Thursday, June 21, 2012

More changes to mortgage rules

 Guest Blog by Mark Kerzner, President of TMG The Mortgage Group Inc.

The current round of mortgage changes introduced by Minster of Finance Jim Flaherty today, June 21, 2012 took me by surprise.

First a brief recap of the changes:
  1. All changes are in respect to insured mortgage loans 
  2. Reduction in the maximum amortization from 30 years to 25 years
  3. Reduction in the maximum amount Canadians can borrow to refinance their current homes from 85% to 80% loan-to-value
  4. Mortgage customers are going to be qualified on maximum gross debt service ratios of 39% and total debt service ratios of 44%
  5.  Maximum property values to qualify for mortgage insurance must be less than $1 million.
  6.  These changes are going to come into effect on July 9th as opposed to previous announcements that any changes would come with 60 days notice
  7. These changes are in addition to the changes previously announced by OFSI about limiting the maximum loan-to-value on HELOCs to 65%
What are the implications of these changes?

According to published reports of leading economists these changes are going to help facilitate a "soft landing". Many are commenting that they are prudent given the continued run up of the debt-to-income ratios and extended period of ultra-low interest rates.

My concern is that these changes have targeted first time homebuyers to a much greater extent which could have a more significant impact on the housing market in Canada. I still believe our housing market, our financial system and our national economic health are all very strong but there are implications.

Moving amortizations from 30 years to 25 years is NOT the same as when they were reduced from 35 to 30 years. For example:

A $250,000 loan amount for 5 years with fixed interest rate of 3.29% the monthly P&I payments are as follows:

25 year amortization = $1,220.63
30 year amortization = $1,090.44 (The monthly cash flow difference between 25 and 30 years is $130.19)
35 year amortization = $999.86 (The monthly cash flow difference between 30 and 35 years is $90.58)

In this example the delta between the two is nearly 30% - a significant difference. In an economic report released this morning from CIBC it was estimated that "the direct impact of this move alone might cut the value of mortgage originations by close to 2%."

In January of this year, CIBC published a report showing that debt-to-income ratios were skewed towards habitual borrowers. It went on to say "A rising share of the highly indebted are over 45 years old, an age where accumulating net assets ahead of retirement should be paramount. Canadians nearing retirement, who should be in their prime savings years, are, instead, getting themselves deeper into debt." This is clearly not the same group most affected by today’s change in policy.

Reducing maximum amortizations by another 5% will make the cost of borrowing more expensive for mortgage consumers who are on the margins. For those who, in the past, used this opportunity in a prudent manner to consolidate higher interest credit then used the cash flow savings to more aggressively retire debt, those options have just been reduced.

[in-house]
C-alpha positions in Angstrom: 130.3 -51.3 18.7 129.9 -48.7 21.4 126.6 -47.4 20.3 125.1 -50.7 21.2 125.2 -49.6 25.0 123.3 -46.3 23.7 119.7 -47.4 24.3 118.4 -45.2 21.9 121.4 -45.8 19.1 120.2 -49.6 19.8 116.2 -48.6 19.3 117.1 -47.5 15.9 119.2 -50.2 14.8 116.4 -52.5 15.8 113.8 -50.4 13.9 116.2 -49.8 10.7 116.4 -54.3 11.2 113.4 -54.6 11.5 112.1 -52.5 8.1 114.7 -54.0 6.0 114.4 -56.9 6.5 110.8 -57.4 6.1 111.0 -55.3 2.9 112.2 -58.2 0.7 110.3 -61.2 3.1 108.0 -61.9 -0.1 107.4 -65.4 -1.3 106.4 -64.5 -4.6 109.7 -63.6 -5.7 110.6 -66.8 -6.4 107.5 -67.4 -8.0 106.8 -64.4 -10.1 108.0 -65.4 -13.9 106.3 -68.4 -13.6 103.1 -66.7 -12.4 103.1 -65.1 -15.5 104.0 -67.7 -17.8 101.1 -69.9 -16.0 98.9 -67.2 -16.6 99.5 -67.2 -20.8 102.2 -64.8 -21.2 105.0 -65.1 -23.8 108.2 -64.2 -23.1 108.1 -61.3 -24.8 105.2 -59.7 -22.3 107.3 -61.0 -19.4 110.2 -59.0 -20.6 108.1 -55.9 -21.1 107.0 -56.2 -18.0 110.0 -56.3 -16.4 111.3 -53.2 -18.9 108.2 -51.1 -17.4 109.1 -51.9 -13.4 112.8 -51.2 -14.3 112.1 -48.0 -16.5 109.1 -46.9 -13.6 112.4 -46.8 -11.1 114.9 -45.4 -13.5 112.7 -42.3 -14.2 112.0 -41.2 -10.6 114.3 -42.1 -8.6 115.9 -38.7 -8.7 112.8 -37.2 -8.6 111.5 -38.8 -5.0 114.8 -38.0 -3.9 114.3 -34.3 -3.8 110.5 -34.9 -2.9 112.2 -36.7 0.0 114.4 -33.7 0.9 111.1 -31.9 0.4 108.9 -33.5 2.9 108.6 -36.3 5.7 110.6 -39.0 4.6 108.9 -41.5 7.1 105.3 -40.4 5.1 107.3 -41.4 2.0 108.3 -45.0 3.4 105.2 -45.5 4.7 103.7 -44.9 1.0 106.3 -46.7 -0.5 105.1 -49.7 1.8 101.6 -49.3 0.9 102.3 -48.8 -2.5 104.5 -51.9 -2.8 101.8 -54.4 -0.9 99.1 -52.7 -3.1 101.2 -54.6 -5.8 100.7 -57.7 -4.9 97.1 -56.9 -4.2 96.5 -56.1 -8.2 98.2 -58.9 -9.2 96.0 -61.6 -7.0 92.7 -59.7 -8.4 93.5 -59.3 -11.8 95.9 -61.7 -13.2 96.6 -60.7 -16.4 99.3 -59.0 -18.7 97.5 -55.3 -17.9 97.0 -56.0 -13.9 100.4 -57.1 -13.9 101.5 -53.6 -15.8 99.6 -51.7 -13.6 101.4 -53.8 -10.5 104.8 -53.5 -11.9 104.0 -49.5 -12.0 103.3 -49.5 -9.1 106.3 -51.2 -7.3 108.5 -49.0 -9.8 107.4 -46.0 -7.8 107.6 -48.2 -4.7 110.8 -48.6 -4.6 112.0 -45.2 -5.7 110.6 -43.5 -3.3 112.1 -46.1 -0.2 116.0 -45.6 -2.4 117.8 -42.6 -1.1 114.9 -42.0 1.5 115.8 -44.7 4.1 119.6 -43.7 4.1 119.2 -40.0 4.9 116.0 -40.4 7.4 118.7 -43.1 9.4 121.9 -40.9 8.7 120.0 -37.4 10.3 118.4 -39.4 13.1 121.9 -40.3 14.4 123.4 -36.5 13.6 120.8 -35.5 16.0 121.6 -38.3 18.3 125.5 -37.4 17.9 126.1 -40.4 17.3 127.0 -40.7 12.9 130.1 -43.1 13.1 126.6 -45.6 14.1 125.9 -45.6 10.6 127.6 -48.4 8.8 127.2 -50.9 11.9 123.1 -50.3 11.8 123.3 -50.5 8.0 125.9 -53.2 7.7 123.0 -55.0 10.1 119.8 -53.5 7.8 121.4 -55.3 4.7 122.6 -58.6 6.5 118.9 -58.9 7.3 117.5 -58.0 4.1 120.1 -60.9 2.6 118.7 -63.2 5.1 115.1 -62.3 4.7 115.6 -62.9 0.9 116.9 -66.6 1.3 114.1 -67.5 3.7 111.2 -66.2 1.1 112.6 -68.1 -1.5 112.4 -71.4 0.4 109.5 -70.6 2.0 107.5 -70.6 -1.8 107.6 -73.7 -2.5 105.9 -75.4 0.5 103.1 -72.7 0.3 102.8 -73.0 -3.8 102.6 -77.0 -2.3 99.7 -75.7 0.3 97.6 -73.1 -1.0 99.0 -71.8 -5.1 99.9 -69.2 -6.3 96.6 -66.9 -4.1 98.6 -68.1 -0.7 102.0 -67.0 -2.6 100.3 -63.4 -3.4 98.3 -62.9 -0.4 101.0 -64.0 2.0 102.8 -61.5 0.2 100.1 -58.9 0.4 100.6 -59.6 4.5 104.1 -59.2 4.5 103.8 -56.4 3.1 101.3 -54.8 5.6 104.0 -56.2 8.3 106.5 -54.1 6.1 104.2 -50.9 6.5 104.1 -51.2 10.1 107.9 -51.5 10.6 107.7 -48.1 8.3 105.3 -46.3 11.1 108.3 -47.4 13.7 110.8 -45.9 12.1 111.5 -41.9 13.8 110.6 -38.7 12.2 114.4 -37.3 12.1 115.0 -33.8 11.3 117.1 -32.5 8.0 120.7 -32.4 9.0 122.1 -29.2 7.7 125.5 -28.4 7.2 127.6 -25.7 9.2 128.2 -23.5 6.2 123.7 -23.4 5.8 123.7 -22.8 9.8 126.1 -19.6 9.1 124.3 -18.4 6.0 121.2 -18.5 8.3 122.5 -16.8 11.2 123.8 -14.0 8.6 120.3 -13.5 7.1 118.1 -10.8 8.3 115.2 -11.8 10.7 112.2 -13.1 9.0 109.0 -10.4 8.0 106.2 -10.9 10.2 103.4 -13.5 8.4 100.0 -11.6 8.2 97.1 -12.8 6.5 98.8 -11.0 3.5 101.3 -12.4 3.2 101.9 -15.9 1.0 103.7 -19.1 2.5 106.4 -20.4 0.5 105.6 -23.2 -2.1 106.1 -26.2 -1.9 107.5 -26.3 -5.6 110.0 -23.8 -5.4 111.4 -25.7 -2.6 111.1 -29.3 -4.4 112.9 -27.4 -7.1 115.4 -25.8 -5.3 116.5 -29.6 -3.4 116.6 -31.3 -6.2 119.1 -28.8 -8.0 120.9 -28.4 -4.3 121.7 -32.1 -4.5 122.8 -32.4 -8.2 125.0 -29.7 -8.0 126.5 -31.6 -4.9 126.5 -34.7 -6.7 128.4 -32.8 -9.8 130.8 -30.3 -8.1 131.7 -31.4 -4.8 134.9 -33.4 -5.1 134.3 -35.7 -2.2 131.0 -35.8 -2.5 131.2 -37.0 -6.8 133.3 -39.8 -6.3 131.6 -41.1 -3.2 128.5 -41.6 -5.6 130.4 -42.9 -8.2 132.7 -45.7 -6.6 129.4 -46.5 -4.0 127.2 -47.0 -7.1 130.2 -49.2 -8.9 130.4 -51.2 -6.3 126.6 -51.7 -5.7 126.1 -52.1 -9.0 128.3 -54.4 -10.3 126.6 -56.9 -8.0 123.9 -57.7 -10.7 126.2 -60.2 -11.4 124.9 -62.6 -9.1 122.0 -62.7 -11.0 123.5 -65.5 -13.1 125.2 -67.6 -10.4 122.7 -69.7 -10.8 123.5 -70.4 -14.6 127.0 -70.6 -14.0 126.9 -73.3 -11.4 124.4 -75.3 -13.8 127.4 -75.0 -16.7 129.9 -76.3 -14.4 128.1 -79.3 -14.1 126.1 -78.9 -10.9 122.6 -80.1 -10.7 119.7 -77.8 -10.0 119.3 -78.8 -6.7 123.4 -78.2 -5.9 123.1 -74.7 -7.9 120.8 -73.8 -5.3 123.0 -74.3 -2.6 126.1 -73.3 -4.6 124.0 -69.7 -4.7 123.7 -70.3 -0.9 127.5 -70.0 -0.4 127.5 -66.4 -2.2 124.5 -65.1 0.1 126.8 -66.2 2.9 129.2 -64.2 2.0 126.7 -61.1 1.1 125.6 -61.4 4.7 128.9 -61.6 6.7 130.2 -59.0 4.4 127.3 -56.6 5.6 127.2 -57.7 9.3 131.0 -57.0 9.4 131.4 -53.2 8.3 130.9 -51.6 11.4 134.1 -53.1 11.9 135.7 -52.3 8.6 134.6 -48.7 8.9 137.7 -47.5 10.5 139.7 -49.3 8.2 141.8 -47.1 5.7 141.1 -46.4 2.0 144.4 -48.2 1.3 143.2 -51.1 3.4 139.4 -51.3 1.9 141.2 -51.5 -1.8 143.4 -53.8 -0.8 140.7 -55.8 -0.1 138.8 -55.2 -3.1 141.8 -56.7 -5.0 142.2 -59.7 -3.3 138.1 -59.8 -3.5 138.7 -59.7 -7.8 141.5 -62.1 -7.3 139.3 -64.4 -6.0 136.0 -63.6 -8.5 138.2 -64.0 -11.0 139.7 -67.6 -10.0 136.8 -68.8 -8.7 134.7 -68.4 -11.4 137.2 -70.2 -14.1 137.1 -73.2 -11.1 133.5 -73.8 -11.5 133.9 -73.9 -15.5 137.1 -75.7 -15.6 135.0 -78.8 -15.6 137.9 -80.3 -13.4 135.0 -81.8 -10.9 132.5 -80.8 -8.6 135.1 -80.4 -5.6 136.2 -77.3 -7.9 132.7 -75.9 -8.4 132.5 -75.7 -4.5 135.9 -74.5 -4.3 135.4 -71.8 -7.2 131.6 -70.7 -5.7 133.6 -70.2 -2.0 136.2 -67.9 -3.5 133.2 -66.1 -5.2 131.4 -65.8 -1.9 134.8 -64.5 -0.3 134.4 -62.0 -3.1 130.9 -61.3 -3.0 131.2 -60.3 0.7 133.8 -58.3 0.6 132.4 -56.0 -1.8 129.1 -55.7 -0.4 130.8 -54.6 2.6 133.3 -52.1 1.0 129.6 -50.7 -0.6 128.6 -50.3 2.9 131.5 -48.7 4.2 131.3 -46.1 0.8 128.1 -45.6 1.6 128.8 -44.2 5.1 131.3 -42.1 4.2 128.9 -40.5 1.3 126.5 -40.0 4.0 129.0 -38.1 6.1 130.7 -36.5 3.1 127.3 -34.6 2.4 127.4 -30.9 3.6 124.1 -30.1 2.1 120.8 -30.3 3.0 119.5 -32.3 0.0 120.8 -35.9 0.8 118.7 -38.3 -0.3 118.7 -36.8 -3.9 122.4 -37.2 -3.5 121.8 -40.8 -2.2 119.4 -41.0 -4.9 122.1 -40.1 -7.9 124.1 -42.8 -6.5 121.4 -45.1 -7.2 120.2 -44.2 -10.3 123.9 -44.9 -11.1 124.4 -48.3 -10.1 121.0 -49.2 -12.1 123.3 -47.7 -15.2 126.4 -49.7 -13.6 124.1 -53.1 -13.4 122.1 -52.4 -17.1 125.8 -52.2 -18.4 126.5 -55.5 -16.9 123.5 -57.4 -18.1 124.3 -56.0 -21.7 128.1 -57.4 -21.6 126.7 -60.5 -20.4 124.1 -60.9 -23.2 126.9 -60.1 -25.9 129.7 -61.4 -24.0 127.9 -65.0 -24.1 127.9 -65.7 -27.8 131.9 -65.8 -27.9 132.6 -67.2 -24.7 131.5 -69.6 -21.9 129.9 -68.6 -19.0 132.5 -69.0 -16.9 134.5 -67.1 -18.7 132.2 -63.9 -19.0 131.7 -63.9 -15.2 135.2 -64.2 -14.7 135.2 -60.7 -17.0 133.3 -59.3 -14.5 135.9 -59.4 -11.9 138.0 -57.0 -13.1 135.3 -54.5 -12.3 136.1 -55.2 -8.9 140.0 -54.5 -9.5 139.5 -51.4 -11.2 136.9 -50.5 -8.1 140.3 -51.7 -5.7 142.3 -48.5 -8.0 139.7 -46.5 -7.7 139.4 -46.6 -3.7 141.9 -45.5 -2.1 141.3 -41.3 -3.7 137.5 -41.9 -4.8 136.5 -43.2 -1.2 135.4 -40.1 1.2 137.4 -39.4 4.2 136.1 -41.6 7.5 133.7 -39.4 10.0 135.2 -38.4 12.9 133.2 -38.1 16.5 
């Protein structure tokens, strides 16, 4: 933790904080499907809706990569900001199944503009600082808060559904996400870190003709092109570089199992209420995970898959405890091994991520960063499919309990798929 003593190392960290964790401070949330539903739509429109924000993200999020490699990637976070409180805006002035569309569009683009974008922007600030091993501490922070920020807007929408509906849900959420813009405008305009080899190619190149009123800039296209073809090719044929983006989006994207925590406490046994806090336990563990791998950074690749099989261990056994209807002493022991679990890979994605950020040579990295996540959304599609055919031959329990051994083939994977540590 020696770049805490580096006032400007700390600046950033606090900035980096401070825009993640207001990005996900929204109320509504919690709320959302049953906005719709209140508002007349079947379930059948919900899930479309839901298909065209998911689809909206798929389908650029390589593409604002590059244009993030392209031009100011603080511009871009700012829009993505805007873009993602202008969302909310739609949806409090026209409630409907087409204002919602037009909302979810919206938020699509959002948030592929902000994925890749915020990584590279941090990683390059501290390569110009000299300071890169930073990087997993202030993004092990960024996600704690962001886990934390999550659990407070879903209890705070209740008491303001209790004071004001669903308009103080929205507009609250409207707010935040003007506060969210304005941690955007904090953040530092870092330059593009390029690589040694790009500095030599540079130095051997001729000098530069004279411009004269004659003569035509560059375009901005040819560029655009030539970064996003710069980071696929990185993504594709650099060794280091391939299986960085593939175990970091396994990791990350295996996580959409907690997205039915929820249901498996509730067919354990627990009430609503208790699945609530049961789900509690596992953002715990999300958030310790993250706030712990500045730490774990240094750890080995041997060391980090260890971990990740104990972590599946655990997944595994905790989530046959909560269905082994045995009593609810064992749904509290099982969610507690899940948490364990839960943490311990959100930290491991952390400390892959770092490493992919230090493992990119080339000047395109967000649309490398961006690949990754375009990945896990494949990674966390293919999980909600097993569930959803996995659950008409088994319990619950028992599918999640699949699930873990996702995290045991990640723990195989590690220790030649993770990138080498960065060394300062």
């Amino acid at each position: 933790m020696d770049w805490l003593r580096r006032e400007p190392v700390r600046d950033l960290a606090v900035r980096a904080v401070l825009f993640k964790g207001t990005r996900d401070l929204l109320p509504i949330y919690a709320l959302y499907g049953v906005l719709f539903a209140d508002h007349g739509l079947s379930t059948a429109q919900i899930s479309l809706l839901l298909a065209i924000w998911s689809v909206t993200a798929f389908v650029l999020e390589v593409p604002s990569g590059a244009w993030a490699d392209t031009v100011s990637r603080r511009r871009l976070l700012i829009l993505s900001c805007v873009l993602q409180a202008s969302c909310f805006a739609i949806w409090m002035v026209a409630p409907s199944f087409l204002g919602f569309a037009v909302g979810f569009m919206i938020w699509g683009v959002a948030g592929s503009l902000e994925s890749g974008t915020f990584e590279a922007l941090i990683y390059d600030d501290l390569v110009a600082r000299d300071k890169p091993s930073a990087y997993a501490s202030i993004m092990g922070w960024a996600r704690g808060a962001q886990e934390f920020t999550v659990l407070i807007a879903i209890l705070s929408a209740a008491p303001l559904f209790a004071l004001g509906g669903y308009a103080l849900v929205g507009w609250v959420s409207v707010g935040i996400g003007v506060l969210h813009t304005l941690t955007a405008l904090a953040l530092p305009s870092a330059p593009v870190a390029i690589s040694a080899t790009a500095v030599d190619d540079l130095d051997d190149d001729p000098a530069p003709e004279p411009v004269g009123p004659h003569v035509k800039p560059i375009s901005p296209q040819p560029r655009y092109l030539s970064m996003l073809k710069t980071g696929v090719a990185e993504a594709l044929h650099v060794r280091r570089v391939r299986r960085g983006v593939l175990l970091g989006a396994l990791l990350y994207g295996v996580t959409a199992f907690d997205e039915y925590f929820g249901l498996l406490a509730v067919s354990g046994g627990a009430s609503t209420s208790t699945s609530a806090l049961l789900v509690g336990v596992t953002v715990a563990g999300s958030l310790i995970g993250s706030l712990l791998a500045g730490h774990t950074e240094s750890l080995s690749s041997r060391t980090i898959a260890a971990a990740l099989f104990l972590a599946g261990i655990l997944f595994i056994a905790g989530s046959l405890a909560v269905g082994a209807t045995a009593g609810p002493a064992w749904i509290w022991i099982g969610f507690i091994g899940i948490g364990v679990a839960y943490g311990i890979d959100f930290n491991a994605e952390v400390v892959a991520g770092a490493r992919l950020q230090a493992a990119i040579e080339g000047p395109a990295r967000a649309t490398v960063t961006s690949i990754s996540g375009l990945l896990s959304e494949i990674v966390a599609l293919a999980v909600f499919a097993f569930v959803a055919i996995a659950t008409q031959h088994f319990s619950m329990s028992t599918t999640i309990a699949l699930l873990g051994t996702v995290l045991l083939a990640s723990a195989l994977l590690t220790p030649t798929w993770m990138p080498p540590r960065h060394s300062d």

For those borrowers who do need to refinance and who are now unable to will seek out more expensive private, unsecured lending products and credit cards to do so. When you consider such a high percentage of mortgage refinance dollars were spent on home improvement and consumer spending, I am concerned about the impact of this change on the economy as well.

Setting a $1 million mortgage insurance limit on property values is clearly going to target the larger urban areas such as Vancouver, Calgary and Toronto.

Why did these changes come into place?

Clearly the extended ultra-low interest rate environment we have been experiencing lately has spurred borrowing and had a positive impact on home prices across Canada. The Governor of the Bank of Canada, Mark Carney had been hinting at his desire in recent months to raise rates. This change gives Carney room to NOT raise interest rates. In fact, if the global economy does worsen, he may, in fact, have the ability to lower rates. A TD Economics report released today asserted that the tighter restrictions can target the risk more directly and have roughly the equivalent impact to a 1% increase in interest rates.

The global economy is still in bad shape.  While we have all been reading the headlines about Spain, Greece, the elections in France, etc., our world financial leaders must believe we are in for prolonged economic recession. As such, there is no time soon when interest rates are likely to rise. The Government decided to target the mortgage debt as a means to deal with the Bank of Canada's inability to raise interest rates.

I am disappointed, though. It was just two short months ago on April 10, 2012 that Flaherty was quoted as saying "I have no present plans to intervene in the housing market in Canada…there has been some moderation in the market of late. I would prefer the market itself to correct to the extent a correction is necessary."

 This reminds me when former US President George Bush said "Read my lips, no new taxes."

What do we do now?

I believe more strongly at this moment than ever, that Canadians should and MUST consult with a mortgage broker. After all, there is no channel more knowledgeable and informed than the broker channel in Canada. Secondly, changes are happening fast. There is no 60-day notice period. If you want to purchase or refinance, talk to your mortgage broker today.


No comments:

Post a Comment